Online sales on Cyber Monday reached their highest level yet at $1.25 billion, according to comScore figures, with revenues up 22 percent over last year. More than half the shoppers did so from work, reports Practical E-commerce, which might account in slightly fewer doing so from mobile devices than on Black Friday (10.8 percent of site visitors on Monday vs. 14.3 percent on Friday).
Sales revenue grew by 81 percent for small merchants using GoDaddy's Quick Shopping Cart and the IBM Coremetrics Benchmark Cyber Monday Report showed brisk sales in apparel and health and beauty items.
Though ramping up their digital channels - the story says sales are growing five times faster online than in stores - retailers are losing the war for software talent, according to Bloomberg Businessweek. I've written about retailers such as Best Buy and Lowe's that are staffing up in IT as they beef up their e-commerce and mobile strategies. Lowe's also is equipping sales associates with mobile devices to better help customers find what they're looking for, whether it's on the shelf or online, RIS News reports.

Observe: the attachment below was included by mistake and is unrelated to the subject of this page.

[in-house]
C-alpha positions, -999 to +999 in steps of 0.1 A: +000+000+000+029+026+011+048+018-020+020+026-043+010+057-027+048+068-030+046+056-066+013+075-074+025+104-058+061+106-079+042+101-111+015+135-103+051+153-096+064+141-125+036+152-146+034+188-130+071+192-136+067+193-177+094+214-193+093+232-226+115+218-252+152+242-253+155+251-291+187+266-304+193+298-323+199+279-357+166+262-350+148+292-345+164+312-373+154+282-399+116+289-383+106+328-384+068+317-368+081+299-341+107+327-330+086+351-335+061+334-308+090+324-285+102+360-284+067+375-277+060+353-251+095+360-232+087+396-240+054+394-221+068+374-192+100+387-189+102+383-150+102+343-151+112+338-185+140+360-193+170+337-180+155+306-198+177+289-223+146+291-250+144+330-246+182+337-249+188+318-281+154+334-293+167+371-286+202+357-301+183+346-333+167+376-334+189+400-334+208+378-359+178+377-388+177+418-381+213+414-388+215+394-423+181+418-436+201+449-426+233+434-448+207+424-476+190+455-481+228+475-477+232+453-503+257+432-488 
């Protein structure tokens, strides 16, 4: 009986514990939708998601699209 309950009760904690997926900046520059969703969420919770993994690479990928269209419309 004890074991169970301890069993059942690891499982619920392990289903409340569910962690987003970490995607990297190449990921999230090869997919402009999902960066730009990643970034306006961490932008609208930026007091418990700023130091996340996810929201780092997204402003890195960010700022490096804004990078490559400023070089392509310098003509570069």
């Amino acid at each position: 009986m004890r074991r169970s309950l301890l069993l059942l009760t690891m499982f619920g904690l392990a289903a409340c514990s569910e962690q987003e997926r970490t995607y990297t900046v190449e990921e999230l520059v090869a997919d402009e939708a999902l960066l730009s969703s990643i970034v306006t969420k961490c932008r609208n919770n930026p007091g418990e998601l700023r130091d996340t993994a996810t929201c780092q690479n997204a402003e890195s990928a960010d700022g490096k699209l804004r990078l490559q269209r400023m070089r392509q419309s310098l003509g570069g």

Demand is off the charts; it's been crazy,"
"They want to go work for companies where they can contribute something lasting," and see larger, older businesses as the "Death Star."
Forrester e-commerce analyst Sucharita Mulpuru says retailers wind up fighting for the scraps in the talent pool, saying:
"This isn't A-list development talent."
The story points to increased reliance on consultants and contractors, though some companies are making acquisitions to get the development talent they need. It mentions Walmart's purchase of search engine Kosmix for $300 million and Nordstrom's acquisition of HauteLook, a private-sale website, for $180 million. But even if talent comes through acquisitions, there's still the issue of getting those people to stay.